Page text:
Many times, I am not quite why I like a picture. It seems that dropping back on the “rules” of good composition do not seem to give me justification for my likes or dislikes. I tend to not like “trendy” landscapes, or at least the landscapes that have been trendy for the past few years. Those big, bold and in-your-face pictures that are meant to stun the viewer. Those flat perspective panoramas with super sharp lines, supersaturated colors below a dramatic sky tend to make me uncomfortable. After a while, I am numb and without feeling. Yea, ok, next.
For many years I was trying to emulate these images and could never quite get there. Wherever I put my pictures up, someone was always bigger and bolder than me. Usually it was because they had fancier equipment than I had; or spent more on processing. With my resources, I could never make something big enough or bold enough to dominate a room.
I am not quite sure of when or how my thinking evolved. Someone, somewhere was commenting on their admiration for an image that achieved the ultimate “flatness” in their mind. Something in me clicked, and I started rethinking how I present my artwork. Maybe I was going in the wrong direction. Was I really trying to make my images flat? Was this really the direction I wanted to go? During my musings, I recalled a childhood memory.
Growing up in Alaska during the 1950’s and 60’s my mother had a friend we used to call on occasionally. Her small townhouse/apartment looked out over Cook Inlet to the Northwest of Anchorage. I remember her as an elderly and pleasant lady who had a house full of artwork. She was Jeanne Laurence, a wildflower artist and the second wife and widow of Sydney Laurence, a painter of Alaskan renown. Many modern art historians consider him one of the most accomplished American landscape artists during the first half of the 20th century. Mostly known among Alaskans for his images of Denali (aka. Mt McKinley), Sydney Laurence, along with Camille Corot and fellow Barbizon School painters, is recognized for his “subdued tonalist style and plein-air naturalism”. It has been said that he developed this style as a reaction to the theatrical, detailed and dramatic paintings of Albert Bierstadt, Thomas Hill, and others. More about the value of Sydney Laurence paintings can be found here (http://www.askart.com/artist/Sydney_Mortimer_Laurence/5444/Sydney_Mortimer_Laurence.aspx).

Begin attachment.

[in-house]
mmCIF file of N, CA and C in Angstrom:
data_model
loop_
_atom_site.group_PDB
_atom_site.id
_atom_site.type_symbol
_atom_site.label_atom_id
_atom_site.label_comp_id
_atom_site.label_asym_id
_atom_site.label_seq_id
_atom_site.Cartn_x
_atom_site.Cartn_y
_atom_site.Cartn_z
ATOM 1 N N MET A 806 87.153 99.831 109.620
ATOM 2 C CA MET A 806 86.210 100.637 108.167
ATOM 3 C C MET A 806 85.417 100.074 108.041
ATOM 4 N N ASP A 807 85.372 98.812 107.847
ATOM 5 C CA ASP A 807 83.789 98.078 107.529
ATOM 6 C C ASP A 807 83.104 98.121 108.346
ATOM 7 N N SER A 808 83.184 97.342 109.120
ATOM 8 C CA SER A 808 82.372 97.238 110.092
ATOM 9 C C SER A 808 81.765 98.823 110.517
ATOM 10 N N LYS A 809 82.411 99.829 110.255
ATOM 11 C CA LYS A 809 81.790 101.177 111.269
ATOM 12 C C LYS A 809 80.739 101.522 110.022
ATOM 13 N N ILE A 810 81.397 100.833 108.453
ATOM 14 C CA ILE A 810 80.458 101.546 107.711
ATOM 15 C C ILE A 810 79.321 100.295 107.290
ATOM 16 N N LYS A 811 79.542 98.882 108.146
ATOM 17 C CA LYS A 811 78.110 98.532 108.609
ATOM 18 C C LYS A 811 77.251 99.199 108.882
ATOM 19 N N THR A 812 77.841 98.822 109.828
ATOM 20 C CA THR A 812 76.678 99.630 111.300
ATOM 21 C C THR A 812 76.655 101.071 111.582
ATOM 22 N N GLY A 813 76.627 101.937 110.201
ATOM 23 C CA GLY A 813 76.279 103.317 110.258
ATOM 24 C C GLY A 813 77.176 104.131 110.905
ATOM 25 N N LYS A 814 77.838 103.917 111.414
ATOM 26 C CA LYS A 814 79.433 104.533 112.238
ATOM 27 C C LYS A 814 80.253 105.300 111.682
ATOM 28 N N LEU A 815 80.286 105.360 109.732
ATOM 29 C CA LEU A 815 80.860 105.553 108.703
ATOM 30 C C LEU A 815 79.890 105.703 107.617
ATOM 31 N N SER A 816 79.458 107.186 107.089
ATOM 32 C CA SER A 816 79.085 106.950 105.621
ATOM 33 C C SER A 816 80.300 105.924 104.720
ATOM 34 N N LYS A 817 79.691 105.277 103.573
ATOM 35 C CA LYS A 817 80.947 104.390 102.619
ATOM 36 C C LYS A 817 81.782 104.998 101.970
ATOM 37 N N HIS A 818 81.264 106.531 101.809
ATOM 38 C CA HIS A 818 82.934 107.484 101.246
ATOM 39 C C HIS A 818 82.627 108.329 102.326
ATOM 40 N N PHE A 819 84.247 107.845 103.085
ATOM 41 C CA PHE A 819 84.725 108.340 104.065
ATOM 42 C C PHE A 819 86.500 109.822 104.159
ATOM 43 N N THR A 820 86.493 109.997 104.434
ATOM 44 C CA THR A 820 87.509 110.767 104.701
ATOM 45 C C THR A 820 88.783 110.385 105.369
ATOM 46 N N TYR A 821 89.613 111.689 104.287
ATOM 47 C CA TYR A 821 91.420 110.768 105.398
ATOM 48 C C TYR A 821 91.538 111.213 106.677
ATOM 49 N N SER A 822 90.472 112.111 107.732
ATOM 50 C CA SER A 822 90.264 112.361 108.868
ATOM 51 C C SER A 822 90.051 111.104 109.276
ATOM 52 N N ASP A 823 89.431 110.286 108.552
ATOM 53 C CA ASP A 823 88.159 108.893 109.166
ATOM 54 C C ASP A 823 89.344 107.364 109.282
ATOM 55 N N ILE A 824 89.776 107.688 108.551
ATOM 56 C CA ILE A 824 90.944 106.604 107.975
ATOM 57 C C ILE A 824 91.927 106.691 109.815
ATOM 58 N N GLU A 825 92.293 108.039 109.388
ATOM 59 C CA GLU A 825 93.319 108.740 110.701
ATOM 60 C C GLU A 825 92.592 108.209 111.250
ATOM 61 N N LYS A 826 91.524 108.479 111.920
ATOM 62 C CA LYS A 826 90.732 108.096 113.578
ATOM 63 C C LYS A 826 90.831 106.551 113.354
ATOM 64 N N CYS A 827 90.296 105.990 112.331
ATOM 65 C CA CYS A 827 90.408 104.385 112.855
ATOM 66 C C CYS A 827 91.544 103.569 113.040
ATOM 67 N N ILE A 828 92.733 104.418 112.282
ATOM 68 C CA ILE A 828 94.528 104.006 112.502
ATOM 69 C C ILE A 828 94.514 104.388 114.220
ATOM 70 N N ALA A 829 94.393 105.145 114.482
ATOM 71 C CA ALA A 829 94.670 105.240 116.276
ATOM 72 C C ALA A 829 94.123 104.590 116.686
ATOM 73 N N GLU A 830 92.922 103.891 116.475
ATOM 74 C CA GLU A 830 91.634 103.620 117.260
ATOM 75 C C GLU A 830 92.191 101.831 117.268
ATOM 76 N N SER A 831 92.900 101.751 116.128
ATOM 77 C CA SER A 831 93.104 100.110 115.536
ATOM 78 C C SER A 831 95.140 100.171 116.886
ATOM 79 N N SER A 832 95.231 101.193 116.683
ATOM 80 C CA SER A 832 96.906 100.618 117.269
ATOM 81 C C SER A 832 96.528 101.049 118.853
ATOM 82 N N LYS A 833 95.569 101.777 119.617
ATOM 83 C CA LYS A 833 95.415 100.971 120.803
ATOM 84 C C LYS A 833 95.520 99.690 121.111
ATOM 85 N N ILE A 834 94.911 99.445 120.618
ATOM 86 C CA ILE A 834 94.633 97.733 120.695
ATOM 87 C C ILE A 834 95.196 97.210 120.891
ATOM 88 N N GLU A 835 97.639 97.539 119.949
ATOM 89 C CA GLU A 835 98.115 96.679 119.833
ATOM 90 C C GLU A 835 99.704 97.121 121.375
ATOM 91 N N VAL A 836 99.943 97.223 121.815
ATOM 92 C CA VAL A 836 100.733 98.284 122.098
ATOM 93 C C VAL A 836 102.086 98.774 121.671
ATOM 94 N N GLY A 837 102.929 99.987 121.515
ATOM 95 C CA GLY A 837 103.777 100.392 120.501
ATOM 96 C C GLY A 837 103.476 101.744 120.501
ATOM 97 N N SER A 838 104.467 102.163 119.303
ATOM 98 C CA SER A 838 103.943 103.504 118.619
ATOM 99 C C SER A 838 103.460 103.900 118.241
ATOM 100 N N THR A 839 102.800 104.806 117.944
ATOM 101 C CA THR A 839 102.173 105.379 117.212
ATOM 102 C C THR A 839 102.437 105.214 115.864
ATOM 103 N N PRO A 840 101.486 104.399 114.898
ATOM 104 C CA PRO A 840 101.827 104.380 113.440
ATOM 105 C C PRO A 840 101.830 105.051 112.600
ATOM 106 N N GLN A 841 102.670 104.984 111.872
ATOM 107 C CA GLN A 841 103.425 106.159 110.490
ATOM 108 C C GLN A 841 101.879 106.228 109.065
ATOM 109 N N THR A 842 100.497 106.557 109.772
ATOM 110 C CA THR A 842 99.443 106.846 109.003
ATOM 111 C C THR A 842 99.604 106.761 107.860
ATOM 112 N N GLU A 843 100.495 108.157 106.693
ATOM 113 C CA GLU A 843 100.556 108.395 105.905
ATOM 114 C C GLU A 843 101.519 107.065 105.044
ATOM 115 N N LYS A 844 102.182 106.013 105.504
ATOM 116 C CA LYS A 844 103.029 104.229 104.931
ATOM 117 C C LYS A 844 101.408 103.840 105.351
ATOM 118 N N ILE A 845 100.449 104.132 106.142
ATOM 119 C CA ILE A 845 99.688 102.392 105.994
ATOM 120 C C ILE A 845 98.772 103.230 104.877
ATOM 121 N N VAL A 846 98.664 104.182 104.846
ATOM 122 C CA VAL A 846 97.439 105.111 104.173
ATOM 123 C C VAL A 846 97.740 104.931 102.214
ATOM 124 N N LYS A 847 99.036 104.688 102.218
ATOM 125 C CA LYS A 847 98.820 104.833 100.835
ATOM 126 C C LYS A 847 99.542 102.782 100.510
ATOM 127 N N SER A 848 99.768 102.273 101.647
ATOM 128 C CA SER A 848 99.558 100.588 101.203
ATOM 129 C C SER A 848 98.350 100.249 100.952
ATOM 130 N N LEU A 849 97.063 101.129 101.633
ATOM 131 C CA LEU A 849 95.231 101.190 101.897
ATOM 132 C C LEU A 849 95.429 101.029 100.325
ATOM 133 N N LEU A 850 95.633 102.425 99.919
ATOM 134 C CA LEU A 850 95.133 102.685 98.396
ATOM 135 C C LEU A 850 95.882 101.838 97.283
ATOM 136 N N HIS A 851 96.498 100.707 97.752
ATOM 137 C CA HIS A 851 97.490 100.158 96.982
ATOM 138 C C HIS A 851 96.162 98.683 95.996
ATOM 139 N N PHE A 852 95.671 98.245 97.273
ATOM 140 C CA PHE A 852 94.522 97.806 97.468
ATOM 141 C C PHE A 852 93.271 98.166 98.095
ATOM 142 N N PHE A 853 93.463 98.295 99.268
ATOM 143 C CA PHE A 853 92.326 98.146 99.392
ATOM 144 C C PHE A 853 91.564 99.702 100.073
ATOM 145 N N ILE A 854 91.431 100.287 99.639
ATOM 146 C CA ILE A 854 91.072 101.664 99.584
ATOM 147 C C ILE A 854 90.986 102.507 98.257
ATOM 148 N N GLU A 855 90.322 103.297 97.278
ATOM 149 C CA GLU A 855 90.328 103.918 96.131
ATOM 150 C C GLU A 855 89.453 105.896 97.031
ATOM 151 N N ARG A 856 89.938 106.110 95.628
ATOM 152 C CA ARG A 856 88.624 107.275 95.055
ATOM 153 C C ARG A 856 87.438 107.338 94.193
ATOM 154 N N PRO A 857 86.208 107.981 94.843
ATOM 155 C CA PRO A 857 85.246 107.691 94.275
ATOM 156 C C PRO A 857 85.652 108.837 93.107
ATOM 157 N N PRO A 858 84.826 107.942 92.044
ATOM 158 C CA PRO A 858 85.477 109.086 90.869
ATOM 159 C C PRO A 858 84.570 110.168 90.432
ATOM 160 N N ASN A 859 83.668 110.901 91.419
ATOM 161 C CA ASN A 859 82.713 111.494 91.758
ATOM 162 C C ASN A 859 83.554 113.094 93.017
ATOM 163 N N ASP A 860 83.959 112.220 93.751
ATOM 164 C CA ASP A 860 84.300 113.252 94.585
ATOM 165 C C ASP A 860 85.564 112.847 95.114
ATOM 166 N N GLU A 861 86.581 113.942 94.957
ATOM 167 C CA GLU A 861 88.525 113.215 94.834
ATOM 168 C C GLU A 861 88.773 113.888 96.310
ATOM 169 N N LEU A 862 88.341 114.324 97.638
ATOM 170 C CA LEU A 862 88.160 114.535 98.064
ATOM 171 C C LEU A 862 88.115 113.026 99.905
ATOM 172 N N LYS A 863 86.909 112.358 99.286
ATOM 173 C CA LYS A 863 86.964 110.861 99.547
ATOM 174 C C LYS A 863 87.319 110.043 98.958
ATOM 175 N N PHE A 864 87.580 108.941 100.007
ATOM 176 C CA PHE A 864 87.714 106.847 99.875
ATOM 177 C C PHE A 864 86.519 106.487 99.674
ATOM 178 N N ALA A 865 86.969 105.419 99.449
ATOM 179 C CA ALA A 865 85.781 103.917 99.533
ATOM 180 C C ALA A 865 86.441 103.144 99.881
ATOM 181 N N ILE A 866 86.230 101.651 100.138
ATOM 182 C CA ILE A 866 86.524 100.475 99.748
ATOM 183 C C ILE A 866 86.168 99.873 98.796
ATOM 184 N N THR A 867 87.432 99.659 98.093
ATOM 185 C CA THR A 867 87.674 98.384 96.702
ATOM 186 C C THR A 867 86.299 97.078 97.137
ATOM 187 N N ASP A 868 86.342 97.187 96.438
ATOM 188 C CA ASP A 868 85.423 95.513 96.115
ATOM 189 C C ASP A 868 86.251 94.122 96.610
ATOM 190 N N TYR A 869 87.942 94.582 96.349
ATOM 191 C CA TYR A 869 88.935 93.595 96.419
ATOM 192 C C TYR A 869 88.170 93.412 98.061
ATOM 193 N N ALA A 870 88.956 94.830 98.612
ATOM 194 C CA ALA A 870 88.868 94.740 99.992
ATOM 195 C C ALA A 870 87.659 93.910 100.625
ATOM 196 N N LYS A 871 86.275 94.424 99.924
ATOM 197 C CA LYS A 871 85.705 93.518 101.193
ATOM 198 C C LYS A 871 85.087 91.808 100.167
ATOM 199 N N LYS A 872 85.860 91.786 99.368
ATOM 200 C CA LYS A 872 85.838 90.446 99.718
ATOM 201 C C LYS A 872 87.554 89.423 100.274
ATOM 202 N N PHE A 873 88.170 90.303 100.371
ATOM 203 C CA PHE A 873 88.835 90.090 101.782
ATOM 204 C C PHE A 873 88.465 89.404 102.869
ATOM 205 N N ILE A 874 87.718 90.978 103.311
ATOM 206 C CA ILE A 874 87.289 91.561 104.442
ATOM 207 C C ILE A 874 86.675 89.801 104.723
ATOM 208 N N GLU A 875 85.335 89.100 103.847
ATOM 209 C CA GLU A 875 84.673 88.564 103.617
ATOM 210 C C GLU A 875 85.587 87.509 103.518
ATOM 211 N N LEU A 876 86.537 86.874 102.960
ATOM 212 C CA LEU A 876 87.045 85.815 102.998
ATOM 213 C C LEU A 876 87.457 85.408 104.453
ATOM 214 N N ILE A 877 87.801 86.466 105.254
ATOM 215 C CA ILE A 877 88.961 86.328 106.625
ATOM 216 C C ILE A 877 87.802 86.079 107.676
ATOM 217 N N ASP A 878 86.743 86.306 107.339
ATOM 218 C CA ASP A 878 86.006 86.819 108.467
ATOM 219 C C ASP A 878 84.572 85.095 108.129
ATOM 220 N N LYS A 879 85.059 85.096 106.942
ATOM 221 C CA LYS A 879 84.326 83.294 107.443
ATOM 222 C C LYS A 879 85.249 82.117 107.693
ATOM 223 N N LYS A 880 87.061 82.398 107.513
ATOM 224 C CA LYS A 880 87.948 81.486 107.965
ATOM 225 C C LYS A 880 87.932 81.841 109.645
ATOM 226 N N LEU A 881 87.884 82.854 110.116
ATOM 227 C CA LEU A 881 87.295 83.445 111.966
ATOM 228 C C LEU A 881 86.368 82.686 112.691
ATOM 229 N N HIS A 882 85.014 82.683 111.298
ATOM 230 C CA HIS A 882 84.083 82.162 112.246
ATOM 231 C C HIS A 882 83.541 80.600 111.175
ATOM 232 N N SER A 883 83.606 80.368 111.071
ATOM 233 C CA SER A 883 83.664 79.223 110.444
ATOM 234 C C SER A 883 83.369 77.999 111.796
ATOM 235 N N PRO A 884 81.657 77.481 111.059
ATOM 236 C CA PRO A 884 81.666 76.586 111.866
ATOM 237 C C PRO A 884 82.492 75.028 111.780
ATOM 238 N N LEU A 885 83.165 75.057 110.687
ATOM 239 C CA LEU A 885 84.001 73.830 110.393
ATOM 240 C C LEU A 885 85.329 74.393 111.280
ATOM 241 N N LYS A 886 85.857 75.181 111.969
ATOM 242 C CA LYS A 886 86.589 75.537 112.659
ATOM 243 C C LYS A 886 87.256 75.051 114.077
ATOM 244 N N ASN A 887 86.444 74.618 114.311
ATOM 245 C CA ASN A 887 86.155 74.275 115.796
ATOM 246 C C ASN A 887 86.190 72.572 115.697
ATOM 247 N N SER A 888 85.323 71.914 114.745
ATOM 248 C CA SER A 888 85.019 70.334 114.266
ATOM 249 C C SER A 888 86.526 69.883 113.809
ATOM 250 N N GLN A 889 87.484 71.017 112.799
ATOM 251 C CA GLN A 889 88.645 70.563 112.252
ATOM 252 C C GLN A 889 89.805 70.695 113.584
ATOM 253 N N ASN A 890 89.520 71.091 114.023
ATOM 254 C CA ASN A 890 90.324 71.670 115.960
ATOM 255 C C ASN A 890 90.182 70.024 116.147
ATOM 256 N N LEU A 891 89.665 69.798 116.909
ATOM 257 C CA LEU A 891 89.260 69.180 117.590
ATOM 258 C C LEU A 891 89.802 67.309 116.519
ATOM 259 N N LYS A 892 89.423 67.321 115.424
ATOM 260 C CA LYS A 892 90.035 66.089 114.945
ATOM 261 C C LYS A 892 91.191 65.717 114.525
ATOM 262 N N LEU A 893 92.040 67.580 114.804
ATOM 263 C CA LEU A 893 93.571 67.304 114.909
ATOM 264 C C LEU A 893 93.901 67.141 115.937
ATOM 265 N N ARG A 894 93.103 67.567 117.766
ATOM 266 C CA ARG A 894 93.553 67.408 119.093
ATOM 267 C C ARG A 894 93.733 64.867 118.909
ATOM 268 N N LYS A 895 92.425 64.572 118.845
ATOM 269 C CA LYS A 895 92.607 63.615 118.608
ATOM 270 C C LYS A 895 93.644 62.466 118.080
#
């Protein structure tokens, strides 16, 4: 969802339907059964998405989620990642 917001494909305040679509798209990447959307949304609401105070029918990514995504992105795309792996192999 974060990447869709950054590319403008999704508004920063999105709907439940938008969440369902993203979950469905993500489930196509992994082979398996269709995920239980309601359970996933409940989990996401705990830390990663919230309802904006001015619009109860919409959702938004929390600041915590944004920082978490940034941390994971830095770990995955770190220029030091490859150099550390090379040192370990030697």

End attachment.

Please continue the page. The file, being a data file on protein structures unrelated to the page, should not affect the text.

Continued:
This idea brought to mind numerous paths of discovery I might try. What could I do to make my artwork more three dimensional? What could draw the viewer into the image rather than stand outside of it as a bystander? How do you convey a mood? a feeling? How can a viewer feel a texture?
Eventually, experimenting with tones and filters, I was able to come up with techniques that at least start on a three dimensional illusion in my images. With the careful use of tones and textures I am getting many more favorable comments about how people are drawn into my pictures. Most comments start off with “Is this a painting?” “From back there this looks like a photograph.” “How do you get that three-dimensional look?” Questions like these are the first steps into elevating the discussion about my work. They are always welcome.
People need to feel something when they look at a picture. While I am not directly trying to create images in the pictorialist nor the tonalist styles, it is certainly in my mind when creating a picture. I like softening the lines and holding things down to just a few colors with just a hint of what is in the background. Kind of like the tonalist/naturalist style of Sydney Laurence.
Painting of Mt McKinley by Sydney Laurence. Original uploaded by MrKuenning (Transfered by Dcoetzee) – Original uploaded on en.wikipedia, Public Domain, Link
The Silent Pool by Sydney Laurence. Original uploaded by MrKuenning (Transfered by Dcoetzee) – Original uploaded on en.wikipedia, Public Domain, Link
To read more about pictorialism, tonalism and tonal impressionalism:
More about Sydney Laurence and examples of his work: